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Extending Bearing Service Life: Accounting for High Speed

An Important Factor in Bearing Maintenance

istockWhile bearings remain some of the most rugged and resilient components, they can still fall prey to the problems of

Unremedied, worn bearings can result in much larger problems; their failure almost inevitably brings mechanical systems to a halt until they can be repaired. To avoid this expensive downtime, it is essential to learn the various sources of wear in rolling element bearings.

One of these factors is the operating speed of the bearings’ mechanical system. High speed applications play a common role in roller bearings applications; ensuring proper maintenance will help protect against the excessive wear that can lead to system failure.

The Perils of High Speeds

Excessive speed can have a number of impacts on the life of bearings, two of the most important being heat and friction. High speed operation can accelerate wear for bearing systems that are either not designed to handle it or improperly lubricated. The following are a few of the detrimental impacts that can occur under these conditions:


With high speed operations, bearings can reach very high temperatures by churning in oil or grease. Lubricant is required to mitigate the natural friction that occurs between two bearings operating at high speeds; however, higher levels of bearing action can result in decreased viscosity in lubricants. This loss of viscosity is defined as churning, and continued bearing action during churning causes agitation that can ultimately cause the lubricant to fail and the bearings to overheat.


When working at higher speeds, bearings naturally gather greater inertial forces. If lubrication is not adequate, or bearings exhibit sudden stopping and starting, the forces between the retainer and the rolling bearings can become even greater. If not dealt with, these inertial forces can ultimately cause retainers and bearing cages to break, causing overall system breakdowns.


Another difficulty that can arise from a lack of lubricant and higher speeds is slippage between the raceways and rolling elements. This most often occurs when the lubricant coating is absent from bearing contact areas. When this contact is made at high speeds and without lubricant, wear can occur at a rapid rate. Tightly loaded bearings have the greatest risk of slippage under these circumstances.

Remedies to Extend Service Life

While the above demonstrates the various difficulties that can arise from high speed operations, the solutions are fairly simple. You can maximize bearing longevity by ensuring proper lubrication and making load adjustments when required.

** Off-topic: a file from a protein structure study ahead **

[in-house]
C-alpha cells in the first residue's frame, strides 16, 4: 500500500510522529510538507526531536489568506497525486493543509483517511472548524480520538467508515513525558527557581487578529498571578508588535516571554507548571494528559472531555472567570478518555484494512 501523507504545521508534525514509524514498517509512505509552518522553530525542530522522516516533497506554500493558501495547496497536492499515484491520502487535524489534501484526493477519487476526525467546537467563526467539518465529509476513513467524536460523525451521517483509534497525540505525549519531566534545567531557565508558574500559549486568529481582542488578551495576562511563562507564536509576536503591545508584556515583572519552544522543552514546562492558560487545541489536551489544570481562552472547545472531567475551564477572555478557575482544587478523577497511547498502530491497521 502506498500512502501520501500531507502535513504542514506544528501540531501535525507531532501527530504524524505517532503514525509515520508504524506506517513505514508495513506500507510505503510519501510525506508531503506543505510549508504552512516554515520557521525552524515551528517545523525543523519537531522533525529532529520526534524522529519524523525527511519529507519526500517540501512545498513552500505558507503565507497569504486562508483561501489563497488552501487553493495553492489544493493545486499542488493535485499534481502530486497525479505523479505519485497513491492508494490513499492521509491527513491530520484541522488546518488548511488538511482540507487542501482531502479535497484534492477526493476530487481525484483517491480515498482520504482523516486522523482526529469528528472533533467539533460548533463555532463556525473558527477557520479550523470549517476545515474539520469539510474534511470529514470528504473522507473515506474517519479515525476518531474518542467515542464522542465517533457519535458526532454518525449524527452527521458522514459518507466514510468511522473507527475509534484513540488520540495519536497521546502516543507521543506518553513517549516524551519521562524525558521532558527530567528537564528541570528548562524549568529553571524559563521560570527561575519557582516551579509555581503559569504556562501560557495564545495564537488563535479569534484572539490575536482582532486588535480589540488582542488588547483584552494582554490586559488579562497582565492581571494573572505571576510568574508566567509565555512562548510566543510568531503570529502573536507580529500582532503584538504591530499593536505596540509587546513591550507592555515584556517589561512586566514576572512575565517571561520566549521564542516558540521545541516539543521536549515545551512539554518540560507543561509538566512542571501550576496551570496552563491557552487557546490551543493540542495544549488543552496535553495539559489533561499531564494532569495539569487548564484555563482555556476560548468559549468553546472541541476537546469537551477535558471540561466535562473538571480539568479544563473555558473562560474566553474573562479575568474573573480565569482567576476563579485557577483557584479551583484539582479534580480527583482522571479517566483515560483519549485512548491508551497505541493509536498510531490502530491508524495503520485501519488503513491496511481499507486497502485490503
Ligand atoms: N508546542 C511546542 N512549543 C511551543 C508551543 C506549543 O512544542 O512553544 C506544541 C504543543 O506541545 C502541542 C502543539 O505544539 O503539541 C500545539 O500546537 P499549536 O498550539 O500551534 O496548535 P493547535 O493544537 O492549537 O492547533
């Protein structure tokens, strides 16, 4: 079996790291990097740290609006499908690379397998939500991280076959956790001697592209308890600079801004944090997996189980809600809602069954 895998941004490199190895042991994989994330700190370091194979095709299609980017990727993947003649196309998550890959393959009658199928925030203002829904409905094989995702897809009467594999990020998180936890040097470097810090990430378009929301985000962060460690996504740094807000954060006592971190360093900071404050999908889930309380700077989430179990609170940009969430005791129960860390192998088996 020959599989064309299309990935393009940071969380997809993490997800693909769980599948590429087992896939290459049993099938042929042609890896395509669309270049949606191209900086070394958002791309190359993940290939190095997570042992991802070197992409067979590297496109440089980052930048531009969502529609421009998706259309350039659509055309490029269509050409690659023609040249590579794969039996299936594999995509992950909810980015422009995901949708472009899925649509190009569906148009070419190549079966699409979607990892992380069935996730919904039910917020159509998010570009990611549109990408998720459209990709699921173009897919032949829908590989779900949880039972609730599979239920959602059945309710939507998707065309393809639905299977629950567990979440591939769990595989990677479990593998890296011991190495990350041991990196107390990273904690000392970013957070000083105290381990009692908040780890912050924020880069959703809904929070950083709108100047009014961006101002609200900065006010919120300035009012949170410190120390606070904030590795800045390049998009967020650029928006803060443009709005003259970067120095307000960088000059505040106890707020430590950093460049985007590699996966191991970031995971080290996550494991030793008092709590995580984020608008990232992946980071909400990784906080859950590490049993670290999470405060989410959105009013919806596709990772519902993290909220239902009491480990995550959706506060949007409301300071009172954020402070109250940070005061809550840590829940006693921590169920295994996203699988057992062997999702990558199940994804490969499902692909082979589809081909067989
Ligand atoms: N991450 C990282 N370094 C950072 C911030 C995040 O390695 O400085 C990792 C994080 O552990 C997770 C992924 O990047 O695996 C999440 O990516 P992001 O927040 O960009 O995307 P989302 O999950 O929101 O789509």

Lubrication: The Key to Maximum Bearing Service Life

bearinglubeThe proper care of bearings will ensure their place as one of the most reliable components in nearly any system. The issues of churning, breakage, and slippage can all be addressed with proper lubrication.

It is essential to get the correct balance when lubricating bearing systems. Too much lubricant runs the risk of churning, while too little does not adequately separate bearing parts. Proper lubrication will reduce bearing wear in the highest speed settings, protecting against costly and potentially dangerous breakdowns.

It is also important to keep in mind that lubrication has a limited service life as well. When subject to mechanical stress and aging, lubrication loses a certain amount of viscosity and lubricity, leading to conditions like churning. Relubrication can be beneficial when this is the case, keeping wear to a minimum during the most difficult industrial conditions.

Adjusting Load and Bearing Sizes

When systems have adequate lubrication, wear from high speed operation can still occur if the bearings have not been properly matched with the load requirements of the application. This can be solved by either changing the system’s overall load, which is not always an option, or employing proper bearings.

For example, in the case of slippage, damage can occur when the load on the bearings is too light. An increased load under these circumstances will lessen the chance of a slip occurring. In lieu of a load increase, this problem can also be lessened by installing smaller bearings. These adjustments are enormously helpful in solving the issues that occur from high-speed applications.

Action Bearing: High Quality Bearings of All Varieties

Action Bearing has more than 50 years of experience in bringing customers the most appropriate roller and ball bearings to fulfill their exact specifications. Quality products from Action provide the industry’s best reliability and longevity — with proper maintenance, they can outlast the equipment in which they are installed.

To learn more about how to prevent failure due to high speeds and other issues, download our Bearing Failure Analysis Guide today.

Bearings and Their Environment

A Major Influence on Service Life

When examining the factors that can affect the service life of bearings, it is important to remember environmental considerations. Bearing failure is rarely caused by bearing material or manufacturing problems; instead, it is frequently due to the effect of foreign substances on bearing functionality. The amount of dirt, debris, or other contaminants that bearings encounter plays a direct role in how long they remain functional and effective. Ignoring such wear can lead to breakage or even system failure if the environmental contaminations remain unaddressed.